The National Security Agency’s large-scale tracking of Americans’ phone records has drawn sharp criticism of government overreach from privacy advocates. But, polls over the past decade show broad support for wiretapping phones of suspected terrorists --even as many express concern that the government is not doing enough to protect individual rights.
Seven years ago, a Washington Post-ABC News poll found 54 percent of Americans saying it was “acceptable” for the NSA to listen in on phone calls and e-mails of terrorists, even if this is done without a court order. Views were divided sharply on partisan lines, with 82 percent of Republicans approving of the practice and 68 percent of Democrats saying it was “unacceptable.” In that same survey, 51 percent of the public said the U.S. government was not doing enough to protect individual rights as it conducted the war on terrorism, with concern peaking among Democrats.
The public was even more supportive of expanded authority given to the Federal Bureau of Investigation following the Sept. 11, 2001 terrorist attacks, with 62 percent in a 2006 Post-ABC poll saying that the FBI “should” have such authority. And in the wake of the attacks, a September 2001 survey found 90 percent in support of allowing wiretaps on phones of suspected terrorists.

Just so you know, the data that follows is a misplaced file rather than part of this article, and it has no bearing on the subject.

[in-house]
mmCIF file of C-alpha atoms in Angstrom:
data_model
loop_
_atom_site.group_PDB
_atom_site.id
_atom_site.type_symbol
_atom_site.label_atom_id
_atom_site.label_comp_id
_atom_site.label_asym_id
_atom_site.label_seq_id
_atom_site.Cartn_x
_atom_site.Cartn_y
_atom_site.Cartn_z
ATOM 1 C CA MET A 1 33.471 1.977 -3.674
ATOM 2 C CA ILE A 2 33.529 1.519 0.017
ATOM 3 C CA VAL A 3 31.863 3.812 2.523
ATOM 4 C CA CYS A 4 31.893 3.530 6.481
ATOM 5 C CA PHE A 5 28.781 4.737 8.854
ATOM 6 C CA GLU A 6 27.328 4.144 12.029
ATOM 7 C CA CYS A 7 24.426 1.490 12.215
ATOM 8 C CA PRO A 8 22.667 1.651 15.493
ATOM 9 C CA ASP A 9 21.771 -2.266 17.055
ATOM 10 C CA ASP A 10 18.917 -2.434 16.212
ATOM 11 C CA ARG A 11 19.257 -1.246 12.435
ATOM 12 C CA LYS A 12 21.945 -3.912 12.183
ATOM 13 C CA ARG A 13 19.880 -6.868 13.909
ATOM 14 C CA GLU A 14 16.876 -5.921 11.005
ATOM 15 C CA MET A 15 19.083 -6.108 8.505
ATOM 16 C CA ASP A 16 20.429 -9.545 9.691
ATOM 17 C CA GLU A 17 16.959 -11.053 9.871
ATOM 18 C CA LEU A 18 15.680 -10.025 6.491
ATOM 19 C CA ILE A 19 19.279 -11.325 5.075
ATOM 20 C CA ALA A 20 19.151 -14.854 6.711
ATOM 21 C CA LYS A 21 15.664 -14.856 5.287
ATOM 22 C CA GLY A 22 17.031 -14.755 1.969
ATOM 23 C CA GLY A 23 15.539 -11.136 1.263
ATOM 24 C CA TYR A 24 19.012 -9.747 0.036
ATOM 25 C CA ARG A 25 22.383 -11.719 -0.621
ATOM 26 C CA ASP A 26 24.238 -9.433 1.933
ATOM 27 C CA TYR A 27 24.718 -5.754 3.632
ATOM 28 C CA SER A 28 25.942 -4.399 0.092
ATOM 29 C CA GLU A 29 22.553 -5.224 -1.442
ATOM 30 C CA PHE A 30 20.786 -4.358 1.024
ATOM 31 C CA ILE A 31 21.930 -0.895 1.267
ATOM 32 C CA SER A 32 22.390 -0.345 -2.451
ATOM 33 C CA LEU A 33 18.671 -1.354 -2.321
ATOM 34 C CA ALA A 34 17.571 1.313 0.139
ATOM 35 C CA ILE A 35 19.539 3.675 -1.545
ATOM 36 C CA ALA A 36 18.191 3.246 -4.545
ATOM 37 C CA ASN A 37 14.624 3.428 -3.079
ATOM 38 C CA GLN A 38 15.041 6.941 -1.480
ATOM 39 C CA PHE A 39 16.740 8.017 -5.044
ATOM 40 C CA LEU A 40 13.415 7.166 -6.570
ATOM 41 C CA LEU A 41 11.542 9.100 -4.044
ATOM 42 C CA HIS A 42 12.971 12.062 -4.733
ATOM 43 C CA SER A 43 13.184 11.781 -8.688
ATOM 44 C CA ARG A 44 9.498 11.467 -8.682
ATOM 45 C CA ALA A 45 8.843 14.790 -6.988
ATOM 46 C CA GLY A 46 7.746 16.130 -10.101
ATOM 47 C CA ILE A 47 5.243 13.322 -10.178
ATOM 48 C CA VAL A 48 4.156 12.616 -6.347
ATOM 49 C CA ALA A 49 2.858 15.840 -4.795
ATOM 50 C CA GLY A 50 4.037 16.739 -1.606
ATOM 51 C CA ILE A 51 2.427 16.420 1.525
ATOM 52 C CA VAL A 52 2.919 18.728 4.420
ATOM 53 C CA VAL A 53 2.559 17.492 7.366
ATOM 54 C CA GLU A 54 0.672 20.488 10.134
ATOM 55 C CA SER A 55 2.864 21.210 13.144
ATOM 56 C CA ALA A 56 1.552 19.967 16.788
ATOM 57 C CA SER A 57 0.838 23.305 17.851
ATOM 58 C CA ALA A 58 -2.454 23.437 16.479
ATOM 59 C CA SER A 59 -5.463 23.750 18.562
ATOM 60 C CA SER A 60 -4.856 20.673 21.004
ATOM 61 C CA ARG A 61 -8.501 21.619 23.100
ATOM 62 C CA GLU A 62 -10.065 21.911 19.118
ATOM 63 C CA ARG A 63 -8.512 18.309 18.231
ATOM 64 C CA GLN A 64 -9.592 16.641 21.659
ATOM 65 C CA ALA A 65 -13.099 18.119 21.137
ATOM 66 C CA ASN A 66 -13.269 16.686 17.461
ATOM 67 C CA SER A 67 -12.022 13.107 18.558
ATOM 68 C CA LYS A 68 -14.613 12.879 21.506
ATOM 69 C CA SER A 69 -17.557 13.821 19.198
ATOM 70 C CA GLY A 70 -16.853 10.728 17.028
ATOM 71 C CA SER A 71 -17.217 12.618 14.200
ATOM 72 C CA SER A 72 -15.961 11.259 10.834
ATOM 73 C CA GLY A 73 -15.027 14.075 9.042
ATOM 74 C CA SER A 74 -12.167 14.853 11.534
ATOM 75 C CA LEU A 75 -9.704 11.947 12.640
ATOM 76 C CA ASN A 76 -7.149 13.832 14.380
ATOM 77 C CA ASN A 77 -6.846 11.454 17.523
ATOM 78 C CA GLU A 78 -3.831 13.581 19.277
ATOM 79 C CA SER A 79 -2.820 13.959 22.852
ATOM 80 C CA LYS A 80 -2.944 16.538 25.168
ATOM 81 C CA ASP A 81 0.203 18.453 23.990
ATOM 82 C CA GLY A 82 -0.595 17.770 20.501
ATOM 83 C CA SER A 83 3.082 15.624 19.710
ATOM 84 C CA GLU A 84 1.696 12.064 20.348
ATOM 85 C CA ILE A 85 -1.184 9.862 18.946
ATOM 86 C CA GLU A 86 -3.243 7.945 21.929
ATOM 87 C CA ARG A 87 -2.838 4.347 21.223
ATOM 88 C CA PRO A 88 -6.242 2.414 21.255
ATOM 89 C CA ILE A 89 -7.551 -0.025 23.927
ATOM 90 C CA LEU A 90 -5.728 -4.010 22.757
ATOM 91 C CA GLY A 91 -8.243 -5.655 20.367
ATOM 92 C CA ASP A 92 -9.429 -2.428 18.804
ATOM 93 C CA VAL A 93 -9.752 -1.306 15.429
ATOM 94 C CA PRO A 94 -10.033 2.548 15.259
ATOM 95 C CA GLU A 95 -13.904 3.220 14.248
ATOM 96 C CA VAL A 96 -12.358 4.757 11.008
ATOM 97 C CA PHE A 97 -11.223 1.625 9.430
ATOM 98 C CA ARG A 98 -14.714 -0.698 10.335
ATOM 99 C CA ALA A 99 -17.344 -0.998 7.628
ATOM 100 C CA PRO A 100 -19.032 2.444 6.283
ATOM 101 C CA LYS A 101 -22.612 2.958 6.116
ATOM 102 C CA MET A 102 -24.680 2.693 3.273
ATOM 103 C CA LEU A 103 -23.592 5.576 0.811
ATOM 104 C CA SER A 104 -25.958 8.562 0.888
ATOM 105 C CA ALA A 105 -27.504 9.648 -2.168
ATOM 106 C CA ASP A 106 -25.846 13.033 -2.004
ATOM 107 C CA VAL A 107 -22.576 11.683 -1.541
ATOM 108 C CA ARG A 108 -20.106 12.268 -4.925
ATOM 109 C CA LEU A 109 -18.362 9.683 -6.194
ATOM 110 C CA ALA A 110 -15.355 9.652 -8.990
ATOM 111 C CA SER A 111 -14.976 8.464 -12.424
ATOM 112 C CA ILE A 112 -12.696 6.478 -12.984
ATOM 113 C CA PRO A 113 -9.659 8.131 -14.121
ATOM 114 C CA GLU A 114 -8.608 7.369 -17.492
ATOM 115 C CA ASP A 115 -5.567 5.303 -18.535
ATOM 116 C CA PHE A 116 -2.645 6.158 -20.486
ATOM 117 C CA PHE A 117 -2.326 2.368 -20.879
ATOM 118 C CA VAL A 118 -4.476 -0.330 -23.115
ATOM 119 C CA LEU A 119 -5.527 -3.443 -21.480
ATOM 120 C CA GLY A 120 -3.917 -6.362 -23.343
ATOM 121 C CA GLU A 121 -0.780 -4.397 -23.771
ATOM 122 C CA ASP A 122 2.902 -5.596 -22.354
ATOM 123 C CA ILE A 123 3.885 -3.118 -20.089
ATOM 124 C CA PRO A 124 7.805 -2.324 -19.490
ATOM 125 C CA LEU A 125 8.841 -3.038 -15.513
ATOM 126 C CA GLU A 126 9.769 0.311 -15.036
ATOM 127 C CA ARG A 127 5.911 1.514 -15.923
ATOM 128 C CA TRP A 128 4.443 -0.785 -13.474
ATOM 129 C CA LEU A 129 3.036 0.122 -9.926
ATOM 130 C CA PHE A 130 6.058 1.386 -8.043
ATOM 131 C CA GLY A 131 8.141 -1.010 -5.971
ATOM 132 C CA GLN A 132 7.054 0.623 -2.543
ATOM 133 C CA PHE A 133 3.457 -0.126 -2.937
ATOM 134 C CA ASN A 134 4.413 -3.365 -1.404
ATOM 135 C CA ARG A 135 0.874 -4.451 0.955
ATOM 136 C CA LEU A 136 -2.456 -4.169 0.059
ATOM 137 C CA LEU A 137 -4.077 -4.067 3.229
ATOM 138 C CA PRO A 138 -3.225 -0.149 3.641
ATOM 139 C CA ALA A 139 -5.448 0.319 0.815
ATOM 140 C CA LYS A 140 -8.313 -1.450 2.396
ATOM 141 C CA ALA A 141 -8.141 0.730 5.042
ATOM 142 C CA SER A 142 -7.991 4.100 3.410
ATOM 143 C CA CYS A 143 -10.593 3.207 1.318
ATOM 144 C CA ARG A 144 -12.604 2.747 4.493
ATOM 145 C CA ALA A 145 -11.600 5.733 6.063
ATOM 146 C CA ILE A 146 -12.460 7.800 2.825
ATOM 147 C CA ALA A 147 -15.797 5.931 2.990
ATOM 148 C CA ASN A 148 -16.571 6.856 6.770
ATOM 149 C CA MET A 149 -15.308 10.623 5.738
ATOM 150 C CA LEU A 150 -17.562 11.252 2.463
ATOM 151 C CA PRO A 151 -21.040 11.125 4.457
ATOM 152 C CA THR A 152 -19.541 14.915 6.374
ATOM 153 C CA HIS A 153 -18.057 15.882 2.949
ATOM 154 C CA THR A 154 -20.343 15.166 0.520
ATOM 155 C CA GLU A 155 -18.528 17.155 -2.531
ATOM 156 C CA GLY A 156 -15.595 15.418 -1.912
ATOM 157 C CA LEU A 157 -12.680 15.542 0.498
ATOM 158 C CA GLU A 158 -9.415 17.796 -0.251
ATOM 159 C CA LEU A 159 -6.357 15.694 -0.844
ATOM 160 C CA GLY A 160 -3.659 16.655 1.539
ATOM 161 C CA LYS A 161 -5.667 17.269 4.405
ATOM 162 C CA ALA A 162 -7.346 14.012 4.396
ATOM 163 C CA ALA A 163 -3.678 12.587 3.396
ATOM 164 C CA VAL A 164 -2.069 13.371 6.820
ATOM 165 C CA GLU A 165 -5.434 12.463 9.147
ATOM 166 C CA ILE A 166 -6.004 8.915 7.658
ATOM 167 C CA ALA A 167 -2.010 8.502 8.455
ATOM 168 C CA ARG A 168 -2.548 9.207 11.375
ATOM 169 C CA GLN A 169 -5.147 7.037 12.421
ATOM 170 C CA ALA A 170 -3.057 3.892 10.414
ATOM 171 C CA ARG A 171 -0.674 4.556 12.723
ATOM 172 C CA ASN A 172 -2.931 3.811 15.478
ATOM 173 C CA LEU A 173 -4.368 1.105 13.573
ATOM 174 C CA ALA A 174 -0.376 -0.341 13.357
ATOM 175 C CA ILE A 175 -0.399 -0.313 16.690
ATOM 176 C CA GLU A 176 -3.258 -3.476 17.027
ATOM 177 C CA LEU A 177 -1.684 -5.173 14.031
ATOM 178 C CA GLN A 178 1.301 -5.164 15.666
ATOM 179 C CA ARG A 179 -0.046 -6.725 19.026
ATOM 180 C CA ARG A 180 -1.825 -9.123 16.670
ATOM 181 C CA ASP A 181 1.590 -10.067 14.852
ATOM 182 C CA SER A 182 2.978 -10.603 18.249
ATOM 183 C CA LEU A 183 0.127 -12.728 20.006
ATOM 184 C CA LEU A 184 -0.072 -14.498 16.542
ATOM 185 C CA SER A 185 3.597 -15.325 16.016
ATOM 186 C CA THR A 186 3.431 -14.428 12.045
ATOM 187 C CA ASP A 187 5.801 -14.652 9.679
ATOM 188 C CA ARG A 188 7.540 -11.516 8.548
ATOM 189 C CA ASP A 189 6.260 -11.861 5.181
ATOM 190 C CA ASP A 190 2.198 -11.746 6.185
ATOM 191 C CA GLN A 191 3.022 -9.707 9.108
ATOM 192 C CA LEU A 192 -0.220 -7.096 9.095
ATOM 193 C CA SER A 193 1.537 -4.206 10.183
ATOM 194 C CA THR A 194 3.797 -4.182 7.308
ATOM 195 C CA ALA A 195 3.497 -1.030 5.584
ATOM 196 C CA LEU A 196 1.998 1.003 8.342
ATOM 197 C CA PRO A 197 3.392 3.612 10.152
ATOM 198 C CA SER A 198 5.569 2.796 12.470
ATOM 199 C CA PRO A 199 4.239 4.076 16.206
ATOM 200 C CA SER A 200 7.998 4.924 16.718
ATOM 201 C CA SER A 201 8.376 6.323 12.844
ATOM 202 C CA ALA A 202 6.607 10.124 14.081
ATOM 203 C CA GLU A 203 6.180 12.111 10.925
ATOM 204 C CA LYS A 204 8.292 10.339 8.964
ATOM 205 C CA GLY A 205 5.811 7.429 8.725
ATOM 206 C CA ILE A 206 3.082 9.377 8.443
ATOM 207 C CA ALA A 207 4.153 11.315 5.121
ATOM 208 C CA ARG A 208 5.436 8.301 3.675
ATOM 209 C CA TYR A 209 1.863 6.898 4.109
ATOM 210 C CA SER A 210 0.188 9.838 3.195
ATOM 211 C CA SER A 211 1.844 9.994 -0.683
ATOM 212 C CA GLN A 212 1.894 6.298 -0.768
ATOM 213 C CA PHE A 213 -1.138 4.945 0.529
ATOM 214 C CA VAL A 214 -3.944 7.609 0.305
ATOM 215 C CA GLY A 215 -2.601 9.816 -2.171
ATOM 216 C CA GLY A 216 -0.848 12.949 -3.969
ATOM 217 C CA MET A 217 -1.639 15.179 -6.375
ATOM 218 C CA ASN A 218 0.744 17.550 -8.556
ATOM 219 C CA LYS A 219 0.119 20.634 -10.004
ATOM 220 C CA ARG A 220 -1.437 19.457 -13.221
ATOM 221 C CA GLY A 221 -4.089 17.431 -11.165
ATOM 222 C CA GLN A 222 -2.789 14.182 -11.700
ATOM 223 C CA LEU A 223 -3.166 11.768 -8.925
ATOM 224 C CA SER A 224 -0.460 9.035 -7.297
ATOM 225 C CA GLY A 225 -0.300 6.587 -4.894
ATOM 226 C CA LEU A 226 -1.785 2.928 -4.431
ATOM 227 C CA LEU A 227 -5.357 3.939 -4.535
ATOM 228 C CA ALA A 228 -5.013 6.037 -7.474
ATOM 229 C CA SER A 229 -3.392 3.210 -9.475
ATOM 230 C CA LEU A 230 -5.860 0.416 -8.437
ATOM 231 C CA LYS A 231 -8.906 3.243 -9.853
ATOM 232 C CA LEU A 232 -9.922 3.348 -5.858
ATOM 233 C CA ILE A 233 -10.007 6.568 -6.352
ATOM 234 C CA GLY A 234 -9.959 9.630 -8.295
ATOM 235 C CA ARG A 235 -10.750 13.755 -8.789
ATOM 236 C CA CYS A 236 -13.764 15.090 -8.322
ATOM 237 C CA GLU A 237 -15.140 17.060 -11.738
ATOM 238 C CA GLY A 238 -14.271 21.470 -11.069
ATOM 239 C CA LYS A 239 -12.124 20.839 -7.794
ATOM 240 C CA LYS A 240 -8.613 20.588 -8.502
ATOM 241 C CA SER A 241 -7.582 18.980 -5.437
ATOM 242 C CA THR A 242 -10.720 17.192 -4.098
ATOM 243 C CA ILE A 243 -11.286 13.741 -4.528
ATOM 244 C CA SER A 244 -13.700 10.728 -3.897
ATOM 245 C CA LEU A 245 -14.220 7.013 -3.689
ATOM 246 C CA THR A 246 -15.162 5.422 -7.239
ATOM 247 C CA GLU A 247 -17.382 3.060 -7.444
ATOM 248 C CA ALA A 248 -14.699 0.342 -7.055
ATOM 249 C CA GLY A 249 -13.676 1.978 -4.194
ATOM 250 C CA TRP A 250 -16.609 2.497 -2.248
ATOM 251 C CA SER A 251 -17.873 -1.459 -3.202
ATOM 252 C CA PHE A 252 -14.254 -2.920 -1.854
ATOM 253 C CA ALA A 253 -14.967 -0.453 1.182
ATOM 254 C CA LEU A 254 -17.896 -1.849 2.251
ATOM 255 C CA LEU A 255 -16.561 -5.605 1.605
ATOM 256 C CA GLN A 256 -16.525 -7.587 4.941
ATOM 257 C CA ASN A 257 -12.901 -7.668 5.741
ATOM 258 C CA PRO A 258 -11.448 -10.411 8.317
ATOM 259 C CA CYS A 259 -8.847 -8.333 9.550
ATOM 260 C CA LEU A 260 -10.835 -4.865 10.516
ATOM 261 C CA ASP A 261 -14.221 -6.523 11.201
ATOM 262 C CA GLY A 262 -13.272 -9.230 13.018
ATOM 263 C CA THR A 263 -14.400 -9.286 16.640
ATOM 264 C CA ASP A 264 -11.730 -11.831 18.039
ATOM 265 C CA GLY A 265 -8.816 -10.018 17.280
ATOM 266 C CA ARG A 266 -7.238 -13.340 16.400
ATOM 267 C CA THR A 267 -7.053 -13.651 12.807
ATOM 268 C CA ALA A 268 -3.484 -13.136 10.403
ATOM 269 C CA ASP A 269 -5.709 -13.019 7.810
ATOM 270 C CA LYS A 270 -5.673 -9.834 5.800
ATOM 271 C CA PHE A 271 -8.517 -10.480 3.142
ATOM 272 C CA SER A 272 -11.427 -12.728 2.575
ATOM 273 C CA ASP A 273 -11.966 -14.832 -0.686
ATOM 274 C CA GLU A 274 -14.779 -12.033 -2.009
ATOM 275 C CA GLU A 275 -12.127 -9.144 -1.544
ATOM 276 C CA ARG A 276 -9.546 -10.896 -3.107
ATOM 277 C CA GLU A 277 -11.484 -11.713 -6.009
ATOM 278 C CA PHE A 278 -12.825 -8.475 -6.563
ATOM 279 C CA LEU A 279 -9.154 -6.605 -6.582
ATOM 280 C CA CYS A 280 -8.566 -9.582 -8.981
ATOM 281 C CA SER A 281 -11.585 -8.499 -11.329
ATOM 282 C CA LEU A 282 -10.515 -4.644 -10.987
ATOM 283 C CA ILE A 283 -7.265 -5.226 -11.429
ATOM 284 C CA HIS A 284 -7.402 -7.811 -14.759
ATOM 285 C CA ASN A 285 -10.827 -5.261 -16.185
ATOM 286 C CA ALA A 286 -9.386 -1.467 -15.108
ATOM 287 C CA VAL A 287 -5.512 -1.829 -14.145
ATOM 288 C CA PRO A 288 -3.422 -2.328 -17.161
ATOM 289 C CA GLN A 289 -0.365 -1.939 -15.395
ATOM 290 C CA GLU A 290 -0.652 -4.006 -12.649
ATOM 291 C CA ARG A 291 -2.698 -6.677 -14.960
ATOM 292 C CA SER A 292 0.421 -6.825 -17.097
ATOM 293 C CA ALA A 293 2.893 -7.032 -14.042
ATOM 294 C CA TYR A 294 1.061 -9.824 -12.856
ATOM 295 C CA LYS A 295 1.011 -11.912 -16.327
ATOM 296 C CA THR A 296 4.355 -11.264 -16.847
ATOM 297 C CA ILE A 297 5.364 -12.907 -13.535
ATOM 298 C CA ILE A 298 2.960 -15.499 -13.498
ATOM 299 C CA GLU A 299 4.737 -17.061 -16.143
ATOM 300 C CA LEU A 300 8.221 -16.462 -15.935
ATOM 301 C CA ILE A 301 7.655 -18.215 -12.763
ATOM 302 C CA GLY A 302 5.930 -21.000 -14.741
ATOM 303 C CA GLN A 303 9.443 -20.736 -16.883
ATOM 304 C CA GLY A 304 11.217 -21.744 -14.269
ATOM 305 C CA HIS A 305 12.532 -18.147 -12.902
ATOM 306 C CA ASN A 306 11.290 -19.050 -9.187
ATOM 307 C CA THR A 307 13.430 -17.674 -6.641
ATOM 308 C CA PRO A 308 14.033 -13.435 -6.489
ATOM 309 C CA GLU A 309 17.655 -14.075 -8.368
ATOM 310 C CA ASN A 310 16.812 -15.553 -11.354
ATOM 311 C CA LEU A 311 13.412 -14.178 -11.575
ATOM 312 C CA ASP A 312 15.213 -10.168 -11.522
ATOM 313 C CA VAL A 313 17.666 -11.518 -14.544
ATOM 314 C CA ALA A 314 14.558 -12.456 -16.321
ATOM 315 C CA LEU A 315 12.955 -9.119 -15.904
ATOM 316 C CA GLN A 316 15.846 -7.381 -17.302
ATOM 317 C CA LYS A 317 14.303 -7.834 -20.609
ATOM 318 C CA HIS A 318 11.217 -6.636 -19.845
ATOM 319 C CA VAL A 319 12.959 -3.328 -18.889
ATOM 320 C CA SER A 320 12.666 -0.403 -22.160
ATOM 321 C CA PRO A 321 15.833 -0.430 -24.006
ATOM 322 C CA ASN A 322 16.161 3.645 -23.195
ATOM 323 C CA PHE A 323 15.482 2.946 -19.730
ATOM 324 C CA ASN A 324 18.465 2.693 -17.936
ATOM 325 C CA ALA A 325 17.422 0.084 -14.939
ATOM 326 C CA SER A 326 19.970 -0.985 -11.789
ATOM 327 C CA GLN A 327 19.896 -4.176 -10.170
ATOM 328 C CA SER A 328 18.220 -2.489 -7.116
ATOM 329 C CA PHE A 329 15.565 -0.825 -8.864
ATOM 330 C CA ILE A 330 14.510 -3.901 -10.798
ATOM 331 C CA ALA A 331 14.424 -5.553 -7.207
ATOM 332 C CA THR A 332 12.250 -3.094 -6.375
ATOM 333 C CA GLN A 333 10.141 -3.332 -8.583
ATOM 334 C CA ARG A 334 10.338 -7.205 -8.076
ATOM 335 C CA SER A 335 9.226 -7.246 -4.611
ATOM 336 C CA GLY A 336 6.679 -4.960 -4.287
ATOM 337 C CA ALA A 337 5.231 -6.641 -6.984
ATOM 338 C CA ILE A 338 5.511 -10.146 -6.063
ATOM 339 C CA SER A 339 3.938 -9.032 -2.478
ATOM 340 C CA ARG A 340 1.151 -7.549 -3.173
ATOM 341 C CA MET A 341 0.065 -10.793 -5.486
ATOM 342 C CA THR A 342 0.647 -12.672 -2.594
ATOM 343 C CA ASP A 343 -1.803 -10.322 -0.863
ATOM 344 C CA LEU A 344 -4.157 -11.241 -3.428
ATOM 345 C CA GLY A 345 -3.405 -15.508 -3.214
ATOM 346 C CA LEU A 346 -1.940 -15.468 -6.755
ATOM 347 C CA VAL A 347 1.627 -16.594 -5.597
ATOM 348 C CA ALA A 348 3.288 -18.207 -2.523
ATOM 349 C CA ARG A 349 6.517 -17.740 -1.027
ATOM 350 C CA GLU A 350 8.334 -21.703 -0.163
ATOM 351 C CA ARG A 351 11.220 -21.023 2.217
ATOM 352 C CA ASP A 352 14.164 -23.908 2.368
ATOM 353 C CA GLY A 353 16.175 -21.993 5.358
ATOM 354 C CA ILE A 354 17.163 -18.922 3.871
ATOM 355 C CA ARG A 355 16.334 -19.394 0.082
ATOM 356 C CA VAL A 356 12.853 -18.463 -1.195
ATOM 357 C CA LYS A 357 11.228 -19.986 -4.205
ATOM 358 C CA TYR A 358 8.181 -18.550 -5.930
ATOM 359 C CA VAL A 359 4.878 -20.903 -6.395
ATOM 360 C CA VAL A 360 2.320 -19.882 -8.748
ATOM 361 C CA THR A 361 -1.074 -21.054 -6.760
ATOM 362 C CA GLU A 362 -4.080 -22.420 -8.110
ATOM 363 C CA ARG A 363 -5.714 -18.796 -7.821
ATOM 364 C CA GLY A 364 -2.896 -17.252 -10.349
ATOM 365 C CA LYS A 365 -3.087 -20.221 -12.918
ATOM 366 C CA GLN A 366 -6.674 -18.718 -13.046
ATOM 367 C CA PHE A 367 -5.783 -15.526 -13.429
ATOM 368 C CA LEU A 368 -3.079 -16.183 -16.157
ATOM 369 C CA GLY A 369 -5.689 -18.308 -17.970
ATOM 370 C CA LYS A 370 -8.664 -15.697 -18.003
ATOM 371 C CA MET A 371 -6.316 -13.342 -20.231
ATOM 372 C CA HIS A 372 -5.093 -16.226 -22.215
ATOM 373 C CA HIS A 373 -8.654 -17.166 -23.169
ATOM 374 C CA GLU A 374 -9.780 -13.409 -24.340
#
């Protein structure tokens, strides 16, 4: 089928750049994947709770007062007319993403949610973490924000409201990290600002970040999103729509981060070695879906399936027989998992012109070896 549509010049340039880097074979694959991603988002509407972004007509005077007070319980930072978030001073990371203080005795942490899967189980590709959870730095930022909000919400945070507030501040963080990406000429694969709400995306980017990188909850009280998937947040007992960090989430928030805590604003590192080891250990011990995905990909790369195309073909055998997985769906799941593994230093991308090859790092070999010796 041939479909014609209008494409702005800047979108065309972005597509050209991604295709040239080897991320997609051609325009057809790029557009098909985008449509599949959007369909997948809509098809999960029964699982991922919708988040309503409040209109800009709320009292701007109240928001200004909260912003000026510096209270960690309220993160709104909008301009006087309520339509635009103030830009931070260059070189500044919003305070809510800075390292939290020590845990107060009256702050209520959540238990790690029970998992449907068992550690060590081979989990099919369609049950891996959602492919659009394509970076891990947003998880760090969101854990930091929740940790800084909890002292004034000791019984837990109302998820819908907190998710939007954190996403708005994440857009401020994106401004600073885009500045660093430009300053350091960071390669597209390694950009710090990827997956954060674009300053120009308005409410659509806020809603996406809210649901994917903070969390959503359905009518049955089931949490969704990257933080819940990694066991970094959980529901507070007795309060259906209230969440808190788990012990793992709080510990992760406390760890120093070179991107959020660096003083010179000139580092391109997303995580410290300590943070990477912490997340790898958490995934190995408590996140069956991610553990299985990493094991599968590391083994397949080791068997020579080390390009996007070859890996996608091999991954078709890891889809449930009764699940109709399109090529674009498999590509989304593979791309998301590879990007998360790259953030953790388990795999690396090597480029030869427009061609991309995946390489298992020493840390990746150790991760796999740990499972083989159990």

The current situation is a bit different. The NSA’s apparent tracking of tens of millions of Americans’ phone records could touch a nerve about privacy. But that sentiment will also run up against support for aggressive investigation of terrorists and the belief that wiretapping is effective.
Ten years after the attacks, 77 percent of Americans in a 2011 Washington Post-ABC News poll said increased use of wiretaps and other surveillance methods has been effective in stemming the threat of terrorism, including majorities across party lines. The perceived effectiveness of wiretapping rivaled or exceeded confidence in missile strikes in Pakistan and Yemen, creating the Department of Homeland Security and increased airport security.
Scott Clement is a pollster with Capital Insight, the independent polling group of Washington Post Media.